It's now official: The longest bull market run in history is over.
On Wednesday, March 11, the Dow Jones Industrial Average ended the day lower by 1,465 points, and with that decline, pushed 20.3% lower than its all-time closing high. With 20% being the official marker of a bear market, the party is over for the 123-year-old index.
While there are a number of factors responsible for pushing the stock market lower, the spread of COVID-19 looks to be the match that lit the flame. This lung-targeting illness has spread to 113 countries, been confirmed in more than 118,000 people, and is directly responsible for nearly 4,300 deaths worldwide, according to the World Health Organization.
Beyond the potential human toll, coronavirus is also inflicting financial pain. Supply chain disruptions in a variety of sectors and industries are threatening to push the U.S. and/or global economy into a recession. It's these fears that have manifested into such a sharp decline in stocks over the past three weeks.
The good news, though, is that bear markets have always opened the door for long-term investors to pick up great companies on the cheap, and this instance will prove no different. Below you'll find five top stocks that you should seriously consider buying during this bear market.
One of the best ways to protect yourself from steep losses during a bear market, as well as set yourself up for steady income when the next bull market arrives, is to consider utility stocks. In particular, NextEra Energy (NEE 1.21%) comes to mind.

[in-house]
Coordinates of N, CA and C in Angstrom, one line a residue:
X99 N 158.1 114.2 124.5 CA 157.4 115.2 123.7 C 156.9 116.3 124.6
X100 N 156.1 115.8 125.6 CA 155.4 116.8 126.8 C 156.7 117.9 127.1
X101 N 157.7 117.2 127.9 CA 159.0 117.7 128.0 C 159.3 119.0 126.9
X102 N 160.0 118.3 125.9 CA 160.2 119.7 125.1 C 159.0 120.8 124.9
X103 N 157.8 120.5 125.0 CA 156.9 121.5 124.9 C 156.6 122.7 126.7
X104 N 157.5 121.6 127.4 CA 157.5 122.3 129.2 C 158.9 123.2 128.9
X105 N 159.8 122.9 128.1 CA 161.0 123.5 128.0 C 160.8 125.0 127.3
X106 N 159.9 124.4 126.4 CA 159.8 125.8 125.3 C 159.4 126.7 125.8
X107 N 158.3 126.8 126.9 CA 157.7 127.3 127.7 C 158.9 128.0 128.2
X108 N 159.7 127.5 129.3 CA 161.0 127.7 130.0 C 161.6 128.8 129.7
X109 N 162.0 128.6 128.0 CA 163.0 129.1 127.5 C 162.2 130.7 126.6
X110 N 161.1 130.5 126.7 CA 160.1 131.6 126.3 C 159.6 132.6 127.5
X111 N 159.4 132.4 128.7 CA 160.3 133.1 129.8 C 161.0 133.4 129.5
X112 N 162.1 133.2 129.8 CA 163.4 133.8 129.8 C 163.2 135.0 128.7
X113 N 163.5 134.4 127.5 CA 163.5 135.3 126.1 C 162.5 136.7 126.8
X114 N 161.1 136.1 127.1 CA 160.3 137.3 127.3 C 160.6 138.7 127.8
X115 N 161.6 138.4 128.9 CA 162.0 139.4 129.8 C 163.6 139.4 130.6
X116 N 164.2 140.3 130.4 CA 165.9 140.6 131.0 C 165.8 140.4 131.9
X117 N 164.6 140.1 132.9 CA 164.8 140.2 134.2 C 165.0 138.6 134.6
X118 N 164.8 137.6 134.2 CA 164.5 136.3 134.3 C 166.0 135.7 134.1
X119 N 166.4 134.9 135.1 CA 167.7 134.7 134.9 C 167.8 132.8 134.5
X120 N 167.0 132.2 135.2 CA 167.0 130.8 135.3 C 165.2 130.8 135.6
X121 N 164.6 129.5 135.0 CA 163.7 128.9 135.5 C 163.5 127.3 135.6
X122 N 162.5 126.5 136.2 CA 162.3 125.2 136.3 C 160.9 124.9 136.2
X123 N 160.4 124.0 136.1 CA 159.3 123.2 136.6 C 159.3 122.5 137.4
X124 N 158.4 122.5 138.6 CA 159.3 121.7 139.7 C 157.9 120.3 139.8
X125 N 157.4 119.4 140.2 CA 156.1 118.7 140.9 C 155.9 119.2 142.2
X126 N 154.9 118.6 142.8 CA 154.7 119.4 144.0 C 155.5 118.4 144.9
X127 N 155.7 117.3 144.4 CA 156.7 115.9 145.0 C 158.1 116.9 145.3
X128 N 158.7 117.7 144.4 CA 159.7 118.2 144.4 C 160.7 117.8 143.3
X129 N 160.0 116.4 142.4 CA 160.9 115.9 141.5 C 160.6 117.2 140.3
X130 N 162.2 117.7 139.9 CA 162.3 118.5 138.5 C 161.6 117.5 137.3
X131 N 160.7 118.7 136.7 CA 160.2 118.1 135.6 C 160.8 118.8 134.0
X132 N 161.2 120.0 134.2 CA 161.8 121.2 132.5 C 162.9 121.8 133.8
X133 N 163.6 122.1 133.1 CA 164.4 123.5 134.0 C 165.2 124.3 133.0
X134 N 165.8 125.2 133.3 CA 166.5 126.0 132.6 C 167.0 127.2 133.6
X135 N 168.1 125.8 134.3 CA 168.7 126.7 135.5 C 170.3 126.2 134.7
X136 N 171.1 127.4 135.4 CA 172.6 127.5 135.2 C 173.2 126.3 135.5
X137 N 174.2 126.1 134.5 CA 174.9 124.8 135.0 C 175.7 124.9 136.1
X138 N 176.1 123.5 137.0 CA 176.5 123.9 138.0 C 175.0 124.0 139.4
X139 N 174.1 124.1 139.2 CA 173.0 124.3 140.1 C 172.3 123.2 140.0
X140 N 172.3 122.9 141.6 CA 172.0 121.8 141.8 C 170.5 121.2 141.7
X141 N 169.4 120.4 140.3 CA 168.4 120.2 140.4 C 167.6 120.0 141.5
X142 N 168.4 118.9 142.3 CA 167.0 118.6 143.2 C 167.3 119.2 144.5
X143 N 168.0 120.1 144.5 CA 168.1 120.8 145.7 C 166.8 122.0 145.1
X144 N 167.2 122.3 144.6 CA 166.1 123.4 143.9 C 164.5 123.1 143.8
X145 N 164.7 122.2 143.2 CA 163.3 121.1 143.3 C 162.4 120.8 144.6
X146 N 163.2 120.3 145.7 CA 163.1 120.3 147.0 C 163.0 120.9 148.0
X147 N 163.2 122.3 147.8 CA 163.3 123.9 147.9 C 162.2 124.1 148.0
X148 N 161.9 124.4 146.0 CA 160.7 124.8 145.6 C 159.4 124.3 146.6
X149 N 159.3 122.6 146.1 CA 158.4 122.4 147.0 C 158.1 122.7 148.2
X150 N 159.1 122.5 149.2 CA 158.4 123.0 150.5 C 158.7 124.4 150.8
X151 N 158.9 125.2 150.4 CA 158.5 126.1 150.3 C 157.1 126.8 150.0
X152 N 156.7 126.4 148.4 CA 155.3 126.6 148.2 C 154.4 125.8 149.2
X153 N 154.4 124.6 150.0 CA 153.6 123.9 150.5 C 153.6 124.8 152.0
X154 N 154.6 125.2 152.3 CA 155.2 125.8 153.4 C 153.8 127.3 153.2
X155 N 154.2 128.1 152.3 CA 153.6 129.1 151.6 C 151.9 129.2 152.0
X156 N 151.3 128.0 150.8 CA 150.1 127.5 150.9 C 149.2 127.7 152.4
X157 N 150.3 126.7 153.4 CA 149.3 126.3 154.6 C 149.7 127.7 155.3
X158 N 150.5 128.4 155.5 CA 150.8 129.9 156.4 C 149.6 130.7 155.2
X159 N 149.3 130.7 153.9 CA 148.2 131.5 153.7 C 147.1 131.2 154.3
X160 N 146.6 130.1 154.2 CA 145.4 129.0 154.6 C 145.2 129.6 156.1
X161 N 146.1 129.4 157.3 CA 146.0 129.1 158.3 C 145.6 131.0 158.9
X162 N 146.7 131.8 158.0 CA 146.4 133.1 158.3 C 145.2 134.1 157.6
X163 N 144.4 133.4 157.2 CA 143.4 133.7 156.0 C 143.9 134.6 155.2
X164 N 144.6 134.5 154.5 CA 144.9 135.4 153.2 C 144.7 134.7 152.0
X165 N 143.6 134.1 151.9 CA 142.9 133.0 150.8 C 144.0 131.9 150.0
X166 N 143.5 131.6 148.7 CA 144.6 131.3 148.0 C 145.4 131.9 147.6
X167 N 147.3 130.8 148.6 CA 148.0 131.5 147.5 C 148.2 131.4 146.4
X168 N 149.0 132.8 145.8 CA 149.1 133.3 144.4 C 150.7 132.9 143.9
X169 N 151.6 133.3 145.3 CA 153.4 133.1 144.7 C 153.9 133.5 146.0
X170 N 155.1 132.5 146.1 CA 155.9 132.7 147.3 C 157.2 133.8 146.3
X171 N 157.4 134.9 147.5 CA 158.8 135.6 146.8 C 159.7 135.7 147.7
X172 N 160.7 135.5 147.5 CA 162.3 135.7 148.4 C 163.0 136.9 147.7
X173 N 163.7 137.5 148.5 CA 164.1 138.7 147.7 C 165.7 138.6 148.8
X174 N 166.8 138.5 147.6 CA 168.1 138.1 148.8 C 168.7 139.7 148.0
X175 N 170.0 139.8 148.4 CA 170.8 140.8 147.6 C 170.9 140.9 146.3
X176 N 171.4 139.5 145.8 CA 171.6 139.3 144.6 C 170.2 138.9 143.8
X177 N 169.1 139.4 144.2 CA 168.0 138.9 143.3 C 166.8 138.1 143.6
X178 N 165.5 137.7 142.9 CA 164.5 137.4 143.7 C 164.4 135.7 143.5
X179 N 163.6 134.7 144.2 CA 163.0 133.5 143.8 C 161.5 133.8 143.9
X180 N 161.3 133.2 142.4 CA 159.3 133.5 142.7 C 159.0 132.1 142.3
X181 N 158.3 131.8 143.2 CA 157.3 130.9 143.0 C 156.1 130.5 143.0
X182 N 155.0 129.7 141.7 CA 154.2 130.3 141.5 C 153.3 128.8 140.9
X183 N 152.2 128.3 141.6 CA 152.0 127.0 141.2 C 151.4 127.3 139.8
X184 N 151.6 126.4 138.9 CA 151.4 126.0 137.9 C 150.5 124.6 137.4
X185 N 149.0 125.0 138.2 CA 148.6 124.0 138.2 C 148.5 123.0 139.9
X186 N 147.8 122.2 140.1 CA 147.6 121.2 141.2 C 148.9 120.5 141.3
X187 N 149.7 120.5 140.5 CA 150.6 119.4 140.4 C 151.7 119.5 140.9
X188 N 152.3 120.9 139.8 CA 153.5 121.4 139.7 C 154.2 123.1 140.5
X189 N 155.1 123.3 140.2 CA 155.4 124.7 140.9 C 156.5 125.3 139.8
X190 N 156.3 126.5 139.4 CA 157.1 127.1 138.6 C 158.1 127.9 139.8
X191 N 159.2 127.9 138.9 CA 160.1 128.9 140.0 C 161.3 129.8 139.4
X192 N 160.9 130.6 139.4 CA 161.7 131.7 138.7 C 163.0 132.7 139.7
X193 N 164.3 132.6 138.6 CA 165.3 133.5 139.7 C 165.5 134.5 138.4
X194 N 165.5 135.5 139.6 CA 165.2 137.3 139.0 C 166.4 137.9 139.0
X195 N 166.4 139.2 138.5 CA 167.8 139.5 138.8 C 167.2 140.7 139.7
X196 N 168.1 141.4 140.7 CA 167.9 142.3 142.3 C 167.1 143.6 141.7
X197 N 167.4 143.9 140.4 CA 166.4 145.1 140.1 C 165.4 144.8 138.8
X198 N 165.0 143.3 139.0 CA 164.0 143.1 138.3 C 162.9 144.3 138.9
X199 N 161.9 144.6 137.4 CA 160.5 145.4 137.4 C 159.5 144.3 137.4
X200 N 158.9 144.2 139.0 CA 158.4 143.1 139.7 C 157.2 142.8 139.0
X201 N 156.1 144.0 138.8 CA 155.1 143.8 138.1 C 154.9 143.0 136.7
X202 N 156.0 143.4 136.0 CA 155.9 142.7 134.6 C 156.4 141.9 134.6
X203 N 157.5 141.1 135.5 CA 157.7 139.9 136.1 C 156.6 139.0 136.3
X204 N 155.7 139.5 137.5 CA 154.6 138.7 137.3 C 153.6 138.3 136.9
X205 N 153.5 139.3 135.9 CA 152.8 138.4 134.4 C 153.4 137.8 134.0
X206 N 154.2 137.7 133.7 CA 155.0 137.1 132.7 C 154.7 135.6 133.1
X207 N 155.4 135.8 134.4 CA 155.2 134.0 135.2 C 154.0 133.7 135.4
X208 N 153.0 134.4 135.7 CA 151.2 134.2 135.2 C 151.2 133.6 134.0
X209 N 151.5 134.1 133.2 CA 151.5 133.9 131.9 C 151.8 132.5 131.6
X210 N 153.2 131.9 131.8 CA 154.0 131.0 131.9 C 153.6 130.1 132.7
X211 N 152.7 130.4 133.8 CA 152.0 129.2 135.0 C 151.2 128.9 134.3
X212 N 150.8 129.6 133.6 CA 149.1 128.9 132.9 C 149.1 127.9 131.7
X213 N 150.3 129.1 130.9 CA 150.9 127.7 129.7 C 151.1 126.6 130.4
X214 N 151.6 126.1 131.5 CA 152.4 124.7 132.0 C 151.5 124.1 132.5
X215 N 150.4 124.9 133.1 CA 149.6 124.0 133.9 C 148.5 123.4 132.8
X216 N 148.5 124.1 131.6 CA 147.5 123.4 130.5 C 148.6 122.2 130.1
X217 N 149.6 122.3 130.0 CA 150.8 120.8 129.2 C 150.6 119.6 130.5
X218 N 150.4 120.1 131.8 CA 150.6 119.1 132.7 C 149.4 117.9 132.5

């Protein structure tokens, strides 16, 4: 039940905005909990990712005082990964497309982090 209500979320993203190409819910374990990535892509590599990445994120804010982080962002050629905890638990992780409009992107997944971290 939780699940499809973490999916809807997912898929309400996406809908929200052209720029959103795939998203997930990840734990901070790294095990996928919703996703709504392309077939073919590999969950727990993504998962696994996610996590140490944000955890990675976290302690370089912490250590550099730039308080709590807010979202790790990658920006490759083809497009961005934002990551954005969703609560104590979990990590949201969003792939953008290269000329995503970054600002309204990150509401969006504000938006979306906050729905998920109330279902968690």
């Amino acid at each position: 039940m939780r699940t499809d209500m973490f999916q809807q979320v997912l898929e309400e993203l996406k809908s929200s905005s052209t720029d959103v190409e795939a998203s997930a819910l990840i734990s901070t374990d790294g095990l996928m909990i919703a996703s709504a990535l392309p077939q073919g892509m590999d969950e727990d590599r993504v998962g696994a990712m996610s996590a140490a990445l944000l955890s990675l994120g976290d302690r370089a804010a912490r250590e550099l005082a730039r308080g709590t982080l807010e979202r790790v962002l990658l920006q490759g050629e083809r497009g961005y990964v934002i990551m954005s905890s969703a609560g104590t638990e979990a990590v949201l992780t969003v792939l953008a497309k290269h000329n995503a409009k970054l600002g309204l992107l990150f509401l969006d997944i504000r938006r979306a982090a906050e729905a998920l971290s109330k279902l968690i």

NextEra Energy is a leading producer of green energy. No company in the U.S. is currently generating more electricity from solar or wind power, and the exceptionally low interest rate environment provides the perfect impetus for the company to ramp up clean-energy projects. These renewable energy projects, while pricey upfront, are a big reason NextEra's electricity-generation costs are expected to be considerably lower than its peers.
NextEra also benefits from the predictability of power consumption among its customers, and the fact that its traditional electricity-generating operations are regulated. In simple terms, this just means that it isn't exposed to wholesale pricing fluctuations and has a good bead on what to expect in terms of sales and cash flow.
Interestingly, gold-mining stocks have been clobbered as the market has headed lower, likely on some combination of demand concerns from China and margin calls (i.e., investors selling to cover margin calls). But physical gold has been exceptionally strong. This suggests that a high-quality company like SSR Mining (SSRM -0.70%) should be primed for success.
Unlike most mining companies, which piled on the debt in the early 2010s, SSR Mining is run quite conservatively. The company sports a net-cash position of $282.3 million and plans to eliminate $115 million of its $287.8 million in total debt by the end of this month. This gives SSR Mining far more financial flexibility than its peers.